How to Record a Fixed Asset Purchase in QuickBooks Online

Accurately recording a fixed asset purchase like in QuickBooks helps you monitor your finances and accurately file your taxes at the end of the year.

fixed asset can be considered a tangible item that a business owns and uses to generate income. This can range from machinery and vehicles to any other fixed item used in a business’s operational quest for revenue. It is important to keep a record of fixed assets purchased, as the tax implications may be different for fixed assets as what it is for working assets.

Tax treatment of fixed assets vs. working assets 

Fixed assets and working assets are treated differently for tax purposes, primarily due to their distinct roles in a business’s operations. Fixed assets, such as buildings, machinery, and vehicles, are typically subject to depreciation deductions over their useful life. This means that businesses, under their registered company name can deduct a portion of the asset’s cost each year, reducing taxable income. Working assets, on the other hand, like inventory or accounts receivable, are not depreciated but may be subject to different tax treatments. Inventory may be deductible as a cost of goods sold when sold, while accounts receivable are not taxed until they are collected. These varying tax treatments reflect the unique financial characteristics and lifecycles of fixed and working assets. Understanding this can help businesses manage their tax liability more effectively while accounting for their different roles in generating revenue and supporting operations.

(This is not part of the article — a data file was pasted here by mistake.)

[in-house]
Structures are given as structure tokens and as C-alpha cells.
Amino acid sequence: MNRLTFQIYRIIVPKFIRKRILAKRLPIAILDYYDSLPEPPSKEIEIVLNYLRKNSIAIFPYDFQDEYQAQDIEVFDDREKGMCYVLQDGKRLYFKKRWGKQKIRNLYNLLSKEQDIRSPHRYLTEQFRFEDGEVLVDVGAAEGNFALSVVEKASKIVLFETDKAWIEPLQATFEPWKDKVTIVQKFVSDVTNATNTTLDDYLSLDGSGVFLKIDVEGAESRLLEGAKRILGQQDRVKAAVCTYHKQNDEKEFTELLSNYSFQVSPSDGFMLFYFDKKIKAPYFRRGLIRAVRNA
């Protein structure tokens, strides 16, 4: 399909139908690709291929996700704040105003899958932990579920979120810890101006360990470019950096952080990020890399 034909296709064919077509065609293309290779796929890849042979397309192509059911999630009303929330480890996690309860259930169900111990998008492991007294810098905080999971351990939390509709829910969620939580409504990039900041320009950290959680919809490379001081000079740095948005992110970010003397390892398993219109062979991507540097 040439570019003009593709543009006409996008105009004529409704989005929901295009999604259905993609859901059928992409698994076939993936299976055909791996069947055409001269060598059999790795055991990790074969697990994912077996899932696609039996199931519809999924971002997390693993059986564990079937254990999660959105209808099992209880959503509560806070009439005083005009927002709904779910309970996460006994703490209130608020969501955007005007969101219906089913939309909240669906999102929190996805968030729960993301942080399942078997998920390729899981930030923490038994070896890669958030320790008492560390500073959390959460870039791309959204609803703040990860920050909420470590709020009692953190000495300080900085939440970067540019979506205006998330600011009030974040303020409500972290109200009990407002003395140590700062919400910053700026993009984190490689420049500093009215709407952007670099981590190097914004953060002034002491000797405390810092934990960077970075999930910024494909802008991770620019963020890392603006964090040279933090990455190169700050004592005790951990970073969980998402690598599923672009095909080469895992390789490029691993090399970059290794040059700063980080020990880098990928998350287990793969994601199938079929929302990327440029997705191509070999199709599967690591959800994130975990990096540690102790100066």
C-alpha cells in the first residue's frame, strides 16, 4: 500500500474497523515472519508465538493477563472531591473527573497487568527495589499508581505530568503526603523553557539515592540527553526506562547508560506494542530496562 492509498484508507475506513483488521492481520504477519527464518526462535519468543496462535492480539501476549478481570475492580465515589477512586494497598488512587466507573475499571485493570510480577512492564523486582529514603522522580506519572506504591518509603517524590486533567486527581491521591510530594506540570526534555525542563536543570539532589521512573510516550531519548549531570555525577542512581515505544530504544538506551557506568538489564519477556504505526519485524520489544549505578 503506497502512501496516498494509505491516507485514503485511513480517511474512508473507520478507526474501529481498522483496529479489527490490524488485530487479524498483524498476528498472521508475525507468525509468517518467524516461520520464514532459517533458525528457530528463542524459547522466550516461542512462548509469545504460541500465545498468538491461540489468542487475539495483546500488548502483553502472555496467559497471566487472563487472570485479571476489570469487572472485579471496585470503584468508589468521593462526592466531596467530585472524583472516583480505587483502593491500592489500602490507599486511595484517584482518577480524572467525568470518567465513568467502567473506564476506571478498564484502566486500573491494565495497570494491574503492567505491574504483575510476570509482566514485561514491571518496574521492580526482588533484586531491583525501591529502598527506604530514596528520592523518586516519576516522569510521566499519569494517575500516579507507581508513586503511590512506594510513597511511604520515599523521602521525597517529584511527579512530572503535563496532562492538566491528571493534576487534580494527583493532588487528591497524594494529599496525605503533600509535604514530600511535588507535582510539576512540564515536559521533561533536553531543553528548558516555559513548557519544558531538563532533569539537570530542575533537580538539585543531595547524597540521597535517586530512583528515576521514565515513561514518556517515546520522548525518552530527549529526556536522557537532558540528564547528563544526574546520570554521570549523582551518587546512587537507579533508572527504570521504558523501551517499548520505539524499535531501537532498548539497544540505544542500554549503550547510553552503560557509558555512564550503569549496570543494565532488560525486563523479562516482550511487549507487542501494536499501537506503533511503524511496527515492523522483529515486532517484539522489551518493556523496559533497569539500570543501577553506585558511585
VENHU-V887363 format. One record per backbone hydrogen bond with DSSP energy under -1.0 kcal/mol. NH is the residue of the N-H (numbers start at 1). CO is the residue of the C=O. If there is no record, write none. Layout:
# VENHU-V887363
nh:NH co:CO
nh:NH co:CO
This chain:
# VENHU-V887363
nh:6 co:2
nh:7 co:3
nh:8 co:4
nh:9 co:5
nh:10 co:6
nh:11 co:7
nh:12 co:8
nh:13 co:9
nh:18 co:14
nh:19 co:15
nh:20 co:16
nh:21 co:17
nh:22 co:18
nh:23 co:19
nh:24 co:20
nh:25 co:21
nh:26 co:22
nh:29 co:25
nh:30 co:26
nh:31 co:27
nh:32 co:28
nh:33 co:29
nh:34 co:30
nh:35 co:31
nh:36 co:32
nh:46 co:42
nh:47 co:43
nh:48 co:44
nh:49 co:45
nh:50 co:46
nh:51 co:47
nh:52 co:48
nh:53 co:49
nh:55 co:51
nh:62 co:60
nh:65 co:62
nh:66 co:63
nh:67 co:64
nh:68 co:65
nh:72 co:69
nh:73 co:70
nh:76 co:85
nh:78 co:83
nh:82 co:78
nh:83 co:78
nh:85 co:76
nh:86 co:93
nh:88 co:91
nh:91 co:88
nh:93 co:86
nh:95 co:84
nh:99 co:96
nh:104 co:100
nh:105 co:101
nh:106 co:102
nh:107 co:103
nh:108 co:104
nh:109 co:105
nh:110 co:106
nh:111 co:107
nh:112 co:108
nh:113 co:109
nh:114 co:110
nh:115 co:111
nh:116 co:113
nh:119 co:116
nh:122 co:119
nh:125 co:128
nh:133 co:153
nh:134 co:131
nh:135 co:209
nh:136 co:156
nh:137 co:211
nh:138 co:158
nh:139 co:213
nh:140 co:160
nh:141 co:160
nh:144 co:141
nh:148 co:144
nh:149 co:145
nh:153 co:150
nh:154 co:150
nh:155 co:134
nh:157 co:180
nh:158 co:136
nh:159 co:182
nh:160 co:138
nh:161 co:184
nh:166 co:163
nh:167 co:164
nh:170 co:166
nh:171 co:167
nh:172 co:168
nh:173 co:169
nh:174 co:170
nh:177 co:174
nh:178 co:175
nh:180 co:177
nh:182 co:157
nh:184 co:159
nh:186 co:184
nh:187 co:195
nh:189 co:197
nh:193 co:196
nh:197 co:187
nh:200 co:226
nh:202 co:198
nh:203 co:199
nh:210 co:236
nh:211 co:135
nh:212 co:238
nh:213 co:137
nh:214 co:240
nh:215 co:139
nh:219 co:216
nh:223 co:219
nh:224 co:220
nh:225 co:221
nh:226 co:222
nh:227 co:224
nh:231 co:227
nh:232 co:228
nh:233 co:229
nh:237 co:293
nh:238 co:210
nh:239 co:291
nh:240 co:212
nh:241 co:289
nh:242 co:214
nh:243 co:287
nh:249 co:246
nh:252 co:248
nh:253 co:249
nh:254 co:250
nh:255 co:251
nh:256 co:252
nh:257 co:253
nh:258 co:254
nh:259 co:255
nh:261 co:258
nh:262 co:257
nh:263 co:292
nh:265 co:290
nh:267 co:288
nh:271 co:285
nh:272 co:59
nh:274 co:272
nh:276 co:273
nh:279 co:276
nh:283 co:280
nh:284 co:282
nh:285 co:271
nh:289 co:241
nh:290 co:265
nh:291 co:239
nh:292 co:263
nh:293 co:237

The importance of recording fixed assets

Real estate, land, machinery, vehicles, and IT equipment are examples of fixed assets. A fixed asset in QuickBooks can also be referred to as a tangible asset. As outlined above, you can think of tangible/fixed assets as equipment or property that your business owns and needs to function and generate income. On a balance sheet, they appear as PP&E: property, plant, and equipment. Accurately recording a fixed asset purchase like in QuickBooks helps you:

  • Monitor your finances and the impact of the purchase,
  • Accurately file your taxes at the end of the year,
  • Give your tax practitioner the information they need for tax planning.

Using our QuickBooks guide to record a fixed asset in QuickBooks can help you avoid errors when recording these items.

How to record a fixed asset purchase in QuickBooks Online

In QuickBooks Online, the Fixed Item Asset List can be used to track individual assets. This list allows you to enter information pertaining to the amount you purchased an item for, the date you purchased the item, and whether you purchased the asset new or used. Follow the instructions below to add purchase details of your fixed assets in QuickBooks.

1. Open the Fixed Asset Item List

  • From the menu bar, select List > Fixed Asset Item List

2. Add a New Item

  • Click the “Item” button in the lower-left corner of the list window.
  • From the pop-up menu, select the “New” command.
  • You will see the “Asset Name/Number” field. Input the name or number of the asset.

3. Select Account

  • Next, use the “Asset Account” drop-down to select the asset account that should be used when tracking the value of the said asset.